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post #21 of 30
Quote:
Originally Posted by bbally View Post

First Bear is correct.  You should start with different cure.  I would also recommend it since you did not possess the knowledge of how to use this product you don't have the experience to know if everything I am about to tell you is happening.

 

The dose is 3.6 ounces per 5 pounds of product using a straight nitrate cure at 0.8 percent (.008).

 

The real problem with trying to use this product is the lack of nitrite in your cure mix.  Without any of it you will not get nitrite protection until the bacteria colonies get high enough to convert the nitrate to nitrite..... very difficult to know if you are fermenting at the correct levels for proper protection.  That is why Cure 2 and TQ has nitrite in with the nitrate.. to give you protection before and during the fermentation ramp up.  This product does not have that feature.

 

That said if you now how to watch the fermentation rates and know sour meat needs to  be discarded you can apply this product at 3.6 ounces per 5 pounds and make ham.



I didn't look at the label til you said it only had nitrate. Interesting. So this product is just for making ham??

 

 Thank you!

 

  Craig

post #22 of 30



 

Quote:
Originally Posted by fpnmf View Post



Quote:
Originally Posted by bbally View Post

First Bear is correct.  You should start with different cure.  I would also recommend it since you did not possess the knowledge of how to use this product you don't have the experience to know if everything I am about to tell you is happening.

 

The dose is 3.6 ounces per 5 pounds of product using a straight nitrate cure at 0.8 percent (.008).

 

The real problem with trying to use this product is the lack of nitrite in your cure mix.  Without any of it you will not get nitrite protection until the bacteria colonies get high enough to convert the nitrate to nitrite..... very difficult to know if you are fermenting at the correct levels for proper protection.  That is why Cure 2 and TQ has nitrite in with the nitrate.. to give you protection before and during the fermentation ramp up.  This product does not have that feature.

 

That said if you now how to watch the fermentation rates and know sour meat needs to  be discarded you can apply this product at 3.6 ounces per 5 pounds and make ham.



I didn't look at the label til you said it only had nitrate. Interesting. So this product is just for making ham??

 

 Thank you!

 

  Craig


it only has nitrite.......no nitrate. not sure how to use this product.
 

post #23 of 30
Quote:
Originally Posted by fpnmf View Post



Quote:
Originally Posted by bbally View Post

First Bear is correct.  You should start with different cure.  I would also recommend it since you did not possess the knowledge of how to use this product you don't have the experience to know if everything I am about to tell you is happening.

 

The dose is 3.6 ounces per 5 pounds of product using a straight nitrate cure at 0.8 percent (.008).

 

The real problem with trying to use this product is the lack of nitrite in your cure mix.  Without any of it you will not get nitrite protection until the bacteria colonies get high enough to convert the nitrate to nitrite..... very difficult to know if you are fermenting at the correct levels for proper protection.  That is why Cure 2 and TQ has nitrite in with the nitrate.. to give you protection before and during the fermentation ramp up.  This product does not have that feature.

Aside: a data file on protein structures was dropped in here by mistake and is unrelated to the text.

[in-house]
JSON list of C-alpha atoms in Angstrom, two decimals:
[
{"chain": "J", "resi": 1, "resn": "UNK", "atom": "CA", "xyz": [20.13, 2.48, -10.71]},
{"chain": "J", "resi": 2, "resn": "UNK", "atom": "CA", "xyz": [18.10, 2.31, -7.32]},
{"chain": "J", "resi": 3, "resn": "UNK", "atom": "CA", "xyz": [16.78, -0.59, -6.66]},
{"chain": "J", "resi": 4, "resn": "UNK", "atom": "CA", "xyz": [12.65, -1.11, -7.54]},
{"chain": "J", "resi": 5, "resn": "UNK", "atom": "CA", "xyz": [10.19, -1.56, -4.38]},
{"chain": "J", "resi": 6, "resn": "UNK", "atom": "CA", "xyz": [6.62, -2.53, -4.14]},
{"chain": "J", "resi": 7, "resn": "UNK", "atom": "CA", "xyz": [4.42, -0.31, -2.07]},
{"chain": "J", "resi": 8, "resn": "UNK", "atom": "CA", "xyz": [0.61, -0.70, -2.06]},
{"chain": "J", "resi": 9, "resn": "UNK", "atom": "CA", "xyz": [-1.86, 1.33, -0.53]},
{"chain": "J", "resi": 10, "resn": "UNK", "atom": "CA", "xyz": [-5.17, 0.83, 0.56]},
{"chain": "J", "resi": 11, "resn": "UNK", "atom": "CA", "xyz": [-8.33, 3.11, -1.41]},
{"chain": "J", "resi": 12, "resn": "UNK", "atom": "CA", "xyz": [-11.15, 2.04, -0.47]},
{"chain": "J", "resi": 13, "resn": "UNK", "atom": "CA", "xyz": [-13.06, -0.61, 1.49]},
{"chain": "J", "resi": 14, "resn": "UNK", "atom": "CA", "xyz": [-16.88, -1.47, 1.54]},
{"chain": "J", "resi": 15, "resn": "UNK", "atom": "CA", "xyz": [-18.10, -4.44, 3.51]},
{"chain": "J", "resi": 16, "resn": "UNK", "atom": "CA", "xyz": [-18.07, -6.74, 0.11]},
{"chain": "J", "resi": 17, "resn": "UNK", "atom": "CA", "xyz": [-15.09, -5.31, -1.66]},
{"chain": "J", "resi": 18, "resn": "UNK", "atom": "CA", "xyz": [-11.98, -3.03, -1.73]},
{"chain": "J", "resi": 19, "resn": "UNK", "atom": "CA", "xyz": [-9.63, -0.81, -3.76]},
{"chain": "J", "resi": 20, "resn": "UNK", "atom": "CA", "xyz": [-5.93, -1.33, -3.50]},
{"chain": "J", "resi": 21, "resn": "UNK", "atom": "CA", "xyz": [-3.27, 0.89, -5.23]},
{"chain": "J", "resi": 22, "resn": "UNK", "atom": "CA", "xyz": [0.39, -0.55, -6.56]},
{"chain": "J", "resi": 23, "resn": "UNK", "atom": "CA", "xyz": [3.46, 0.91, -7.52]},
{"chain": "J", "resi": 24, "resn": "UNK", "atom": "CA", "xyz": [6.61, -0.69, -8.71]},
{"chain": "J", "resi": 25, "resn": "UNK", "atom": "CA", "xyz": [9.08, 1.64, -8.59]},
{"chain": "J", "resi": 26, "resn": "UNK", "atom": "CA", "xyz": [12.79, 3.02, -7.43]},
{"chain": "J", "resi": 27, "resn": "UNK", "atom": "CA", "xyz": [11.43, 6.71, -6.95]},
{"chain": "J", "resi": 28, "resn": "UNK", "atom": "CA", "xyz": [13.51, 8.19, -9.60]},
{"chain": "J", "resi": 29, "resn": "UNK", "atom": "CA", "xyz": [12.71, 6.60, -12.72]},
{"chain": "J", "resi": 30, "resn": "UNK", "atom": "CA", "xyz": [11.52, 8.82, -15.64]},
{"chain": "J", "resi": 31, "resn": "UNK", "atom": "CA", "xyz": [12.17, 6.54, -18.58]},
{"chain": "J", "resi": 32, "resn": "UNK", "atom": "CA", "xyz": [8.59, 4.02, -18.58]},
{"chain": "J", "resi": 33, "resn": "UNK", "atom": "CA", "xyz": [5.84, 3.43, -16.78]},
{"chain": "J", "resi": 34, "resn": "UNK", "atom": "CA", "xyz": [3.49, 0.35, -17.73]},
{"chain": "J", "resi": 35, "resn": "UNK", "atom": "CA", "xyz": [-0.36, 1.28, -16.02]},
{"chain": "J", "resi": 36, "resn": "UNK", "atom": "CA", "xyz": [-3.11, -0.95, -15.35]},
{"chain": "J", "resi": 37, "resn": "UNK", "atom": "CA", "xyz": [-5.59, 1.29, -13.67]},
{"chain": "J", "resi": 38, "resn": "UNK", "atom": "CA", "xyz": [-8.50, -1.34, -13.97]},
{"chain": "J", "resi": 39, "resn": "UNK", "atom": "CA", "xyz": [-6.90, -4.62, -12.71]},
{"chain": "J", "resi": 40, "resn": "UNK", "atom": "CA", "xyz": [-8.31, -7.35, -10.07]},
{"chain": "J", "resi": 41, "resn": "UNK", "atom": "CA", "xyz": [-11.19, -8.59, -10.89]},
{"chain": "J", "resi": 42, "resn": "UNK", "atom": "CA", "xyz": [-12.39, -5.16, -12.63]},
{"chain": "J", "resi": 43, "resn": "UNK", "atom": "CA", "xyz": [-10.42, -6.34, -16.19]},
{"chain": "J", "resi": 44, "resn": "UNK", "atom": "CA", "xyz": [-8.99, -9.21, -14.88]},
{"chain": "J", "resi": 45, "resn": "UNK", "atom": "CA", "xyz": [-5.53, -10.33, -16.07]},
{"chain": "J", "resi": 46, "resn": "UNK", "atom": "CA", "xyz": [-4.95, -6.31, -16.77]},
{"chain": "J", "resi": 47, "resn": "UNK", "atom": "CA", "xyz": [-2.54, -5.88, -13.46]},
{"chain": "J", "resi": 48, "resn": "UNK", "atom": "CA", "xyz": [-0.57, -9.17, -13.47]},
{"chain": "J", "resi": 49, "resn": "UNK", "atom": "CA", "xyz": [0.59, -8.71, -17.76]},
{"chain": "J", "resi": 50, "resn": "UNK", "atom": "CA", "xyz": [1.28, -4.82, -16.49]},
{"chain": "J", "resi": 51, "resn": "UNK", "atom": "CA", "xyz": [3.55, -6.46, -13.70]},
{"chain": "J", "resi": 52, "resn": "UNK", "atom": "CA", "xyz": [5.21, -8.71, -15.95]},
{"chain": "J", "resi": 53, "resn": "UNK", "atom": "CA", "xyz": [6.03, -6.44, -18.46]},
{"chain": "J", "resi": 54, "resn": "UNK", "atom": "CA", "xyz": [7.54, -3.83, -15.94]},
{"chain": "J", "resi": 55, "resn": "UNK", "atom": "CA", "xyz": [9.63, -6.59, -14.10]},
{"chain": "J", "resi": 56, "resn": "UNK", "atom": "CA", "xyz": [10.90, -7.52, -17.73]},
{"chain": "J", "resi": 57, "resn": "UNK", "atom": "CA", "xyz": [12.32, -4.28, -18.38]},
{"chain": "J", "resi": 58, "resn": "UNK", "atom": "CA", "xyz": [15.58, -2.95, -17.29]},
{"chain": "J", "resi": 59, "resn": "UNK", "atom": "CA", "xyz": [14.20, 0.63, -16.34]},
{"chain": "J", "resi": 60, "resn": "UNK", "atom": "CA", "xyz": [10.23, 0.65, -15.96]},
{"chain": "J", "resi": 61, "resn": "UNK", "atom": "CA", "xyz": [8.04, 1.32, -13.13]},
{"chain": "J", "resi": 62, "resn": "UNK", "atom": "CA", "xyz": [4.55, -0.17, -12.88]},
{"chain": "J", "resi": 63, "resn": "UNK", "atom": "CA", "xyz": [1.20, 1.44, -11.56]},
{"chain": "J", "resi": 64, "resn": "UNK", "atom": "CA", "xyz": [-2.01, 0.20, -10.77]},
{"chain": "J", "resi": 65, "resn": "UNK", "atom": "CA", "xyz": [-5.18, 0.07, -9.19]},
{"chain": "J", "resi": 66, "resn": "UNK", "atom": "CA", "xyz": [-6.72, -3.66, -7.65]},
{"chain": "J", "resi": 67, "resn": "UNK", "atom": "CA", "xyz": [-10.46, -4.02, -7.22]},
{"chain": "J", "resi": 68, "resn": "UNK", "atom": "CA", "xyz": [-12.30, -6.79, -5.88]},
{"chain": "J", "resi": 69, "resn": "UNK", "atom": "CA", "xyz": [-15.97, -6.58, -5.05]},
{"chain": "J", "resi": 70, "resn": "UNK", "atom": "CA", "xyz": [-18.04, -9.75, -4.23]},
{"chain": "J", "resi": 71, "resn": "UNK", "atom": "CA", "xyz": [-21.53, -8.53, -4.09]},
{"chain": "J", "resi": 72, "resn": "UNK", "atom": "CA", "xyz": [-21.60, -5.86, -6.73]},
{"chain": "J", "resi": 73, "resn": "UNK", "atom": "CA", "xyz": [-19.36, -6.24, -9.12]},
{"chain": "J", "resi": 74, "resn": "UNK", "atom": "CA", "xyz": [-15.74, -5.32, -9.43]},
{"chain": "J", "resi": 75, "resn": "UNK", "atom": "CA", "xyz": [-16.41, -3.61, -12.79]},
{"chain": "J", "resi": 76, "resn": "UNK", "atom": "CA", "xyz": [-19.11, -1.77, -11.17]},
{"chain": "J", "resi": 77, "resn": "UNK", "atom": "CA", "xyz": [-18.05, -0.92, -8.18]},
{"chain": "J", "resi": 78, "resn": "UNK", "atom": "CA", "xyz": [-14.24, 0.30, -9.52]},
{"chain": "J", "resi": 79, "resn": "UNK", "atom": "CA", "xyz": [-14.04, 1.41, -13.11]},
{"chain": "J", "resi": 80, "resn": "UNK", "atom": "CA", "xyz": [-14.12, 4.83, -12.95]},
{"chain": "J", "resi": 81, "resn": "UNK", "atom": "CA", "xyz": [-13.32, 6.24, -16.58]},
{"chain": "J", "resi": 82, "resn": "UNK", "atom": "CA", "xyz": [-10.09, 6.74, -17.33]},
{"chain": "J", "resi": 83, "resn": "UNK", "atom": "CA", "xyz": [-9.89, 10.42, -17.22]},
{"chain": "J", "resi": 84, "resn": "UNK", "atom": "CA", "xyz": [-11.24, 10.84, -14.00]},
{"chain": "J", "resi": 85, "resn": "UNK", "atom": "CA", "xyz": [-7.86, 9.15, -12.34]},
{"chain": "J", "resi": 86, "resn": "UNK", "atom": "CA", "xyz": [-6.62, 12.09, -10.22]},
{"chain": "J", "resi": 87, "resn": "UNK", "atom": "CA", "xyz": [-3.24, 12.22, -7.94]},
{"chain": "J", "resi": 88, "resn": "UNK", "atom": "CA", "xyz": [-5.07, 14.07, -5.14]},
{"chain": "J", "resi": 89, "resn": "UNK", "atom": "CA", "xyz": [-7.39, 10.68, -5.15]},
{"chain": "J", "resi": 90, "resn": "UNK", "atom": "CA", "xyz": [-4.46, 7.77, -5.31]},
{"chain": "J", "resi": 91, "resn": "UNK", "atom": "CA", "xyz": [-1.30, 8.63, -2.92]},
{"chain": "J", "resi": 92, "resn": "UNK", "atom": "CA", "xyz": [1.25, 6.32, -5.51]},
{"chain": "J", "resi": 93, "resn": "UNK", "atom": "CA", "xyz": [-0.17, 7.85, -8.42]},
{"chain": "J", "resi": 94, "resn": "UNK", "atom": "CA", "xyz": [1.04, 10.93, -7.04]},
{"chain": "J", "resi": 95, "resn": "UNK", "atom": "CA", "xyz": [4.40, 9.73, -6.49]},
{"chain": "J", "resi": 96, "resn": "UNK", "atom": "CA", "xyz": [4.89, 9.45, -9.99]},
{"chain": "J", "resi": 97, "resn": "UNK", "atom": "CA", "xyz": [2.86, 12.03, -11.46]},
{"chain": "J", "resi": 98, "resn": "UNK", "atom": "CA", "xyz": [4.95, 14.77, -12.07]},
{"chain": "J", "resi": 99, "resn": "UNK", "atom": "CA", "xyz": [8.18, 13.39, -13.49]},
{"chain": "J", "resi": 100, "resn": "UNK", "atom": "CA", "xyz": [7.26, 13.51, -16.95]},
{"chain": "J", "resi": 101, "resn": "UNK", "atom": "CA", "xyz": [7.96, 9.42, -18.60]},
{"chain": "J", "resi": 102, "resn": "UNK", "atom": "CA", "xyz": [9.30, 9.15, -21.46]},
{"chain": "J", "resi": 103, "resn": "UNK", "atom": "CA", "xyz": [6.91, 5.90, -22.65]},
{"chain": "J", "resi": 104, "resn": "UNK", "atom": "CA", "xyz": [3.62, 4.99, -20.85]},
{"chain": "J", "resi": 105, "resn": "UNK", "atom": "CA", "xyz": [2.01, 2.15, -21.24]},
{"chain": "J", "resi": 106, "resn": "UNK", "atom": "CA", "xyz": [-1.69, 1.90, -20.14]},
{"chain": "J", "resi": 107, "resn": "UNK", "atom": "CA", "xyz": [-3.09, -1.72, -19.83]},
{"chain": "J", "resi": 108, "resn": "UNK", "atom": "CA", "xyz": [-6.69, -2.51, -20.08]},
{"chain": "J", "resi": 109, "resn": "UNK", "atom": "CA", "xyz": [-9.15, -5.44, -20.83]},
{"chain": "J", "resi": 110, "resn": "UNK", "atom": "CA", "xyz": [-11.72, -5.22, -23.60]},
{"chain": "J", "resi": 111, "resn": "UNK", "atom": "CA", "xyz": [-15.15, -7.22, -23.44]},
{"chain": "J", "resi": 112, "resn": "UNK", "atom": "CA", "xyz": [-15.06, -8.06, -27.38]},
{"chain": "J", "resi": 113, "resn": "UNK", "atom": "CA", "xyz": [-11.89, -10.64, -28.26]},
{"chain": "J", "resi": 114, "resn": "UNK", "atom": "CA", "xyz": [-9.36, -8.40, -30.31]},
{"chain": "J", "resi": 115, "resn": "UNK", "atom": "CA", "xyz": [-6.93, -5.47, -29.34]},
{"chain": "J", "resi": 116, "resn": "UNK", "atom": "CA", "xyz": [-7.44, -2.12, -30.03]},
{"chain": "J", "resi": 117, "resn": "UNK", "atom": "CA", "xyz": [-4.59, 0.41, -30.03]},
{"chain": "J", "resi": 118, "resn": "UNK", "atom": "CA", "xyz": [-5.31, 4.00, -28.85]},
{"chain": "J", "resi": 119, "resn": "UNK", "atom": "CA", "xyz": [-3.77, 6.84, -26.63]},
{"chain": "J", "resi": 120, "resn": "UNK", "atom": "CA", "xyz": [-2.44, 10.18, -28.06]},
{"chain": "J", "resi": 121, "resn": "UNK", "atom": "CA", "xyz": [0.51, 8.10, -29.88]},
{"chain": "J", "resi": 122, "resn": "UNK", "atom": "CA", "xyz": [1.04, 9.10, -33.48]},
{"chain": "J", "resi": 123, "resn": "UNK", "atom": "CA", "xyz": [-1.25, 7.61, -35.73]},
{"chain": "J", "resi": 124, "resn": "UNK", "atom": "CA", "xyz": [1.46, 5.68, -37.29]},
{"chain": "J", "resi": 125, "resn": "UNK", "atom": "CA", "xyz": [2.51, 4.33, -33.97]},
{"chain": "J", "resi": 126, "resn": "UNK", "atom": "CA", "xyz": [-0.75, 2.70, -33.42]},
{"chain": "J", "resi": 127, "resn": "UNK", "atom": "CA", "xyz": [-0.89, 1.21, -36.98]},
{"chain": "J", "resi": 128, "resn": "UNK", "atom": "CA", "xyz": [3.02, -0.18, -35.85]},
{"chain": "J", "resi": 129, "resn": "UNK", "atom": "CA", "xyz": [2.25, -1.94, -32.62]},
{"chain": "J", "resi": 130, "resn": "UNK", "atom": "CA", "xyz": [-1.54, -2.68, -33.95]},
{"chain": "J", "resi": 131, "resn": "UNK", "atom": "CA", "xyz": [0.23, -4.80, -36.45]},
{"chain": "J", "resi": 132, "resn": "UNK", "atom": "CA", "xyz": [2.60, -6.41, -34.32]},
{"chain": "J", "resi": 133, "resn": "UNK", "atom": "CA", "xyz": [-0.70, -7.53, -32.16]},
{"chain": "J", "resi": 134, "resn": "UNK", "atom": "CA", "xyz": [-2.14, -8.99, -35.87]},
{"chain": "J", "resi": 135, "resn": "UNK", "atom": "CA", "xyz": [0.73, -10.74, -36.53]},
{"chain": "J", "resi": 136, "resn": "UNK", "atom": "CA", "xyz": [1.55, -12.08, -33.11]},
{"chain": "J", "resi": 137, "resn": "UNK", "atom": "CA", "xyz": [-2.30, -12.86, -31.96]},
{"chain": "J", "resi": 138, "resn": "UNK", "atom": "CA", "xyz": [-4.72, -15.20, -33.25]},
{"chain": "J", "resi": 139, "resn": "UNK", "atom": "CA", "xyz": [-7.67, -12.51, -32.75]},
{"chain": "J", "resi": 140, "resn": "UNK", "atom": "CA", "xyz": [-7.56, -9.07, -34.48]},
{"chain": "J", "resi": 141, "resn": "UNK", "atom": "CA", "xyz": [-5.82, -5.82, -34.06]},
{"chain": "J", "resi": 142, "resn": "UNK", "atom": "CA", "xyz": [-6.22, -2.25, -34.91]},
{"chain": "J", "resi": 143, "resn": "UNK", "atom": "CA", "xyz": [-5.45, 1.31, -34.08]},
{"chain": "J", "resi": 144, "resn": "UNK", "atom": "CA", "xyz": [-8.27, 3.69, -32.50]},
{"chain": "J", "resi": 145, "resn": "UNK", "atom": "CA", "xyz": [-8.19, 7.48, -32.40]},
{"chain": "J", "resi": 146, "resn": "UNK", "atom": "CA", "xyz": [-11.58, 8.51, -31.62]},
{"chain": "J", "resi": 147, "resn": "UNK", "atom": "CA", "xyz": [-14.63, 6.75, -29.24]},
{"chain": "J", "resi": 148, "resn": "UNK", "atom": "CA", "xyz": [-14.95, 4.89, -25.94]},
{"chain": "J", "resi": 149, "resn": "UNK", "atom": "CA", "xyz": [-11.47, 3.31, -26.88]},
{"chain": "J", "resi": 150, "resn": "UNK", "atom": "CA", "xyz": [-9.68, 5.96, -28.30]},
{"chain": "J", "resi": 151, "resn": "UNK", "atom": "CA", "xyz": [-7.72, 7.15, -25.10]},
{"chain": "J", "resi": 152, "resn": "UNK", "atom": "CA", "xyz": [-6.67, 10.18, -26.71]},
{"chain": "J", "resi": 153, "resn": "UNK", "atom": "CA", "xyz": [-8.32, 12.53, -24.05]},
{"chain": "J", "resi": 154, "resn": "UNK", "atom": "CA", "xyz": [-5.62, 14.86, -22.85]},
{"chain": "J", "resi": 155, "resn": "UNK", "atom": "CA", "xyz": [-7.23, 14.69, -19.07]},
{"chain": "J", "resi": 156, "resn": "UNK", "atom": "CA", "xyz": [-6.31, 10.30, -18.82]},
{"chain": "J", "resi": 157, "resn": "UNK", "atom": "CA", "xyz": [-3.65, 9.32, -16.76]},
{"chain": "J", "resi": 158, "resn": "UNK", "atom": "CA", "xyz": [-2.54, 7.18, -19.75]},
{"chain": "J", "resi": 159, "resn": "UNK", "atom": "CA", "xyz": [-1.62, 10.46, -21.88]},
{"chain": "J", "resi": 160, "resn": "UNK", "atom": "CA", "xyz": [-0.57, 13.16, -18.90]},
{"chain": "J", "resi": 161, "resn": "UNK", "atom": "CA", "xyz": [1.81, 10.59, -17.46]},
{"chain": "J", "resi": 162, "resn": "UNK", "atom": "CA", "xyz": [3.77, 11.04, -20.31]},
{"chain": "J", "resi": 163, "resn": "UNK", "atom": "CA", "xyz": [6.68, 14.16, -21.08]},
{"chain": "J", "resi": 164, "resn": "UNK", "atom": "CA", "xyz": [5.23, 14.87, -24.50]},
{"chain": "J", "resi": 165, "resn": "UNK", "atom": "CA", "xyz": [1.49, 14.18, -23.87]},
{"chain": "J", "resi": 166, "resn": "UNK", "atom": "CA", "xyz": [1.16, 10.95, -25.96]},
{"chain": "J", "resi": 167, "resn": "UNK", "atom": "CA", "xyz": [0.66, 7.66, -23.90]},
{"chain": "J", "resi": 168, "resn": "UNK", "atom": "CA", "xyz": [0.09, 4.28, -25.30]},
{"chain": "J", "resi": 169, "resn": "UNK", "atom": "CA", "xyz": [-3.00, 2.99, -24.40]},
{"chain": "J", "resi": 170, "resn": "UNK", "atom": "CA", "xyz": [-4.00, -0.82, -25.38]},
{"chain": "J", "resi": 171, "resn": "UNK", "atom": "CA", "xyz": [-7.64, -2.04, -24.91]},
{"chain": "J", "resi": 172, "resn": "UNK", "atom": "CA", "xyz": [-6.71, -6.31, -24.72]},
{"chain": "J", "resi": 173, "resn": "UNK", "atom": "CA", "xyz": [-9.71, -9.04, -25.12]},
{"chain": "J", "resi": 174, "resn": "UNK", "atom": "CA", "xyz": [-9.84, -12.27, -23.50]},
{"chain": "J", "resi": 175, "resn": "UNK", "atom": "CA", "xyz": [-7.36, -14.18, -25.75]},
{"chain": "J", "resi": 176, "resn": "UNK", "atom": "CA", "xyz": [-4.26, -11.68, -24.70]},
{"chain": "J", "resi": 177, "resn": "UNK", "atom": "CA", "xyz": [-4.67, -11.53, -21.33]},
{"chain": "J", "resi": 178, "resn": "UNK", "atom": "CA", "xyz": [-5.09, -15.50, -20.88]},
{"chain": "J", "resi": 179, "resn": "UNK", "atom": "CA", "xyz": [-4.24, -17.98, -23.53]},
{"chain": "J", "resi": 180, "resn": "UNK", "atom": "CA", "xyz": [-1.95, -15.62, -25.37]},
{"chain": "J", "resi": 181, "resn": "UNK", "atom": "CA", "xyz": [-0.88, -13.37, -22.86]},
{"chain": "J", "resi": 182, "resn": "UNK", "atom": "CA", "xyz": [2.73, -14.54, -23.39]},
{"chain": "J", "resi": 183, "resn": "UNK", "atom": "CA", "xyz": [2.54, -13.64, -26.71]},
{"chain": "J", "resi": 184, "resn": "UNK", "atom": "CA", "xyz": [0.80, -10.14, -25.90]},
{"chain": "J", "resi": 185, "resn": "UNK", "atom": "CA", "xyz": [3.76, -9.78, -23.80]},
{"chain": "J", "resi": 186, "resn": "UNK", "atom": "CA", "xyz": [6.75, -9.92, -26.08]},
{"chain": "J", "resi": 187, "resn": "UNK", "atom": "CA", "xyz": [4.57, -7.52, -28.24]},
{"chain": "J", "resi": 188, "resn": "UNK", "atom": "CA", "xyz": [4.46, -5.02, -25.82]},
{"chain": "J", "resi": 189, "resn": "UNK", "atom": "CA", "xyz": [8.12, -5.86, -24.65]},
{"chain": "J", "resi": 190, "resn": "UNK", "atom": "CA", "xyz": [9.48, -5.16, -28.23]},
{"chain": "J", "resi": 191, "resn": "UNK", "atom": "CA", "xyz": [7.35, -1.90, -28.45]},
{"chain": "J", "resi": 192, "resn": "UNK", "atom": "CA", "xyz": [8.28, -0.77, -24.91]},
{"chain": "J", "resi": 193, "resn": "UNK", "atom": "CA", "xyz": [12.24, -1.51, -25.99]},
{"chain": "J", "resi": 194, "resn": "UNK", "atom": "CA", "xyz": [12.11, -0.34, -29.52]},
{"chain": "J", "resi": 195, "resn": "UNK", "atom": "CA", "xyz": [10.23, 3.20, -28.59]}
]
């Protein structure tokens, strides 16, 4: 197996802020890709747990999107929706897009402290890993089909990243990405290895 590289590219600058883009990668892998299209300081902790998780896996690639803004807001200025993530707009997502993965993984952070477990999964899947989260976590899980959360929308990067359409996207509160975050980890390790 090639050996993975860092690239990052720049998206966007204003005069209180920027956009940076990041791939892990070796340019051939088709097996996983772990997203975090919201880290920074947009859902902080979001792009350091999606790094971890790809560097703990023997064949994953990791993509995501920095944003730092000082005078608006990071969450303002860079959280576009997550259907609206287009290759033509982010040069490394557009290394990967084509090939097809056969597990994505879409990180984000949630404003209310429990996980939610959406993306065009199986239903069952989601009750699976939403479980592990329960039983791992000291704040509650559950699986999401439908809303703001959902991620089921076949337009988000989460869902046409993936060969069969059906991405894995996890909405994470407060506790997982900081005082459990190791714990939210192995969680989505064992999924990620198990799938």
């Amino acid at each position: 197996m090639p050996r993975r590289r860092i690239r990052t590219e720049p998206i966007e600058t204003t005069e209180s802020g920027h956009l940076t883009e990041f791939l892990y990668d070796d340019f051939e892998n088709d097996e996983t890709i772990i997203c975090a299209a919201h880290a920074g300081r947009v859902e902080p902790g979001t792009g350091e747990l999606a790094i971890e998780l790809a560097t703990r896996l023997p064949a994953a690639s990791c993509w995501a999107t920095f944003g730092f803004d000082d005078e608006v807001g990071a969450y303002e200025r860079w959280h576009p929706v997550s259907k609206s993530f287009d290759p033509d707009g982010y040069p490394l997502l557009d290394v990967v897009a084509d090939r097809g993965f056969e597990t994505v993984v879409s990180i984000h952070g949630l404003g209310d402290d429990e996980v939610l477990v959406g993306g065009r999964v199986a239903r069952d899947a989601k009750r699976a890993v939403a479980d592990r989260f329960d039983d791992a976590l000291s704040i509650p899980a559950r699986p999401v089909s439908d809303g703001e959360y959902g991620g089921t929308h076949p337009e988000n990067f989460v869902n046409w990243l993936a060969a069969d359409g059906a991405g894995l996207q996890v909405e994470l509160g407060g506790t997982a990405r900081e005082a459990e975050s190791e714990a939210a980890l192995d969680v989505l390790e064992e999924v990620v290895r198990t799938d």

That said if you now how to watch the fermentation rates and know sour meat needs to  be discarded you can apply this product at 3.6 ounces per 5 pounds and make ham.



I didn't look at the label til you said it only had nitrate. Interesting. So this product is just for making ham??

 

 Thank you!

 

  Craig



I did not look at the label, I went by the first post which said nitrate.

 

The Label says Nitrite.  3.6 ounces per five pounds of meat will work fine.  The rate is the same for nitrate or nitrite, but nitrate needs fermentation to work, nitrite is already converted.  So use the application rate of 3.6 ounces to five pounds and you will be legal.

post #24 of 30

We need some kind of a catch phrase like;

 

Nitrite will cure tonight but nitrate will need another date..

 

I was wondering what all the hooplah was myself since his product only has nitrite..

post #25 of 30

I'd dump it like said above, if the company can't give you a set amount to use whether a home user or restaurant that should toss up a flag.

2pennies.jpg

post #26 of 30

I agree with others here, that using a proven recipe with TQ or #1 would be your best road to take. Although I wouldn't throw that cure you have away. It won't go bad and you just might want to brine something someday when you've got a little more experience under your belt.

Fir what it's worth,

Most all of the European cures only have 0.6% nitrite in them, so what you have is very similar.

post #27 of 30

Hey everybody,

 

My eyes are getting bad with these small laptop monitors.  When using decimals less than one lets put a zero in front of the decimal   0.6% instead of .6% or 06%  just a lot easier for me to read and I think it will prevent a good deal of confusion. 

 

As proven by my first posts in this thread.

 

Al

post #28 of 30

Excellent suggestion Al

post #29 of 30

Dang!!

 It's too early to be this confused...

More coffee and fire up the smoker wil make things better.

 

 

   Have a great day!!

 

   Craig

post #30 of 30

I agree with Al & Dan on the "0" in front of the decimal (0.6).

 

 

Bear

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